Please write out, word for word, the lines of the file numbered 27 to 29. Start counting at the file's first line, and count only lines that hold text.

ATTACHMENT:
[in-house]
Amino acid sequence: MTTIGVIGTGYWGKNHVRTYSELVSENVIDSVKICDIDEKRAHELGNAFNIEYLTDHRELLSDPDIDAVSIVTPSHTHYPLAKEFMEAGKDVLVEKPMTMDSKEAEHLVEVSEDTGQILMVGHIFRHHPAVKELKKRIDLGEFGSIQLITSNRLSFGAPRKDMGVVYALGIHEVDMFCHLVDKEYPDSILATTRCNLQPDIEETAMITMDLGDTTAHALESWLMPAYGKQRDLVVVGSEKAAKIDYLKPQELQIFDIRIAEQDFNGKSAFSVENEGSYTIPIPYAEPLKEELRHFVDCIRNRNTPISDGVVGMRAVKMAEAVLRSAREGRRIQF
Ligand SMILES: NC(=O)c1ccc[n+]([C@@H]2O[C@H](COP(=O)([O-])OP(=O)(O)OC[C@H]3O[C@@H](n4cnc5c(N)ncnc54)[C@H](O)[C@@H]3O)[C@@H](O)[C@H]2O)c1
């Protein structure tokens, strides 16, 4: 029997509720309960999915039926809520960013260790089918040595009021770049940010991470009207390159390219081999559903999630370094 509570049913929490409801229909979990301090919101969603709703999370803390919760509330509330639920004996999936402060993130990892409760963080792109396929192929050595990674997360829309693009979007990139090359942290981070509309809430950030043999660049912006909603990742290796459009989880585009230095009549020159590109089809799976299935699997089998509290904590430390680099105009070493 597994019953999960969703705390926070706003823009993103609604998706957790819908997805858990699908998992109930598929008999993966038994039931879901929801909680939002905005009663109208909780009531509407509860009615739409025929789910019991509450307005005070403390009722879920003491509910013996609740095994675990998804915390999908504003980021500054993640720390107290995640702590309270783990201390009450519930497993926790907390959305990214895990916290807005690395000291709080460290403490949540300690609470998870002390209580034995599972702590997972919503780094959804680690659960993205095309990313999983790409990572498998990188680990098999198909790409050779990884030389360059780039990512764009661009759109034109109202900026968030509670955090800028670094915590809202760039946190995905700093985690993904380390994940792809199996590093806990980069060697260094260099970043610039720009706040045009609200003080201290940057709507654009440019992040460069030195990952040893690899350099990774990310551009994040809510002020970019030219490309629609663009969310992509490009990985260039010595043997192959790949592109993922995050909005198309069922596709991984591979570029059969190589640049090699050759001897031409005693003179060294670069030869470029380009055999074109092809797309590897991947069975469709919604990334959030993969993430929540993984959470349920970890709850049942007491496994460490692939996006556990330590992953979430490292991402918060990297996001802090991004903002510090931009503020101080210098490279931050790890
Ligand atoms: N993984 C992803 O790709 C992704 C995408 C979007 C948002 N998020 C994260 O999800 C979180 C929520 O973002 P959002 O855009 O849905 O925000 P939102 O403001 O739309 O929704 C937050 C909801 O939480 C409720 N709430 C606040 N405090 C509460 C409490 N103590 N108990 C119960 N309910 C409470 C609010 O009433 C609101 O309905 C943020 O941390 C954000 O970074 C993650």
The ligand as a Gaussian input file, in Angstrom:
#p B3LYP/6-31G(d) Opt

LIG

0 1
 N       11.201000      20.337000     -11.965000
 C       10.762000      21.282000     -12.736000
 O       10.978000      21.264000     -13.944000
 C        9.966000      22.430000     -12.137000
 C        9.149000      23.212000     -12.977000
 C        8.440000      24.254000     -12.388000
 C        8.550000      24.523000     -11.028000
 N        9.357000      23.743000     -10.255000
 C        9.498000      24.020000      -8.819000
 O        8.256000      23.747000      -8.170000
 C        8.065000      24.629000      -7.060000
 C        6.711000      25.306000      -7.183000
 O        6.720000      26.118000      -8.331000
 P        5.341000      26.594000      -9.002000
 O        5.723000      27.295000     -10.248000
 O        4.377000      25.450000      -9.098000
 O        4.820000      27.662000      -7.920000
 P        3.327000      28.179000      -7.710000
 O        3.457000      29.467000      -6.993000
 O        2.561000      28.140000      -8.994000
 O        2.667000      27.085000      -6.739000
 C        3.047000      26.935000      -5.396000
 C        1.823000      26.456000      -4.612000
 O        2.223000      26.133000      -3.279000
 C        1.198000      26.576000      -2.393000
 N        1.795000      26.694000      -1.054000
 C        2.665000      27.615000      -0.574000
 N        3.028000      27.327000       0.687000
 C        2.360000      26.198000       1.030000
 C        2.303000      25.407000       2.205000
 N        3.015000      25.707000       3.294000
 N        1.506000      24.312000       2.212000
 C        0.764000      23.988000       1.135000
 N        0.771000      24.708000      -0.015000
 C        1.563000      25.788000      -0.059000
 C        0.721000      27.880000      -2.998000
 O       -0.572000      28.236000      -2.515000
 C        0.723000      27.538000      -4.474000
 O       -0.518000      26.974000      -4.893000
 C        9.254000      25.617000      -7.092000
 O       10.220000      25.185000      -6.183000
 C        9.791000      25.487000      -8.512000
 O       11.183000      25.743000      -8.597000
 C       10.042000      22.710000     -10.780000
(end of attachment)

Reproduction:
 P        3.327000      28.179000      -7.710000
 O        3.457000      29.467000      -6.993000
 O        2.561000      28.140000      -8.994000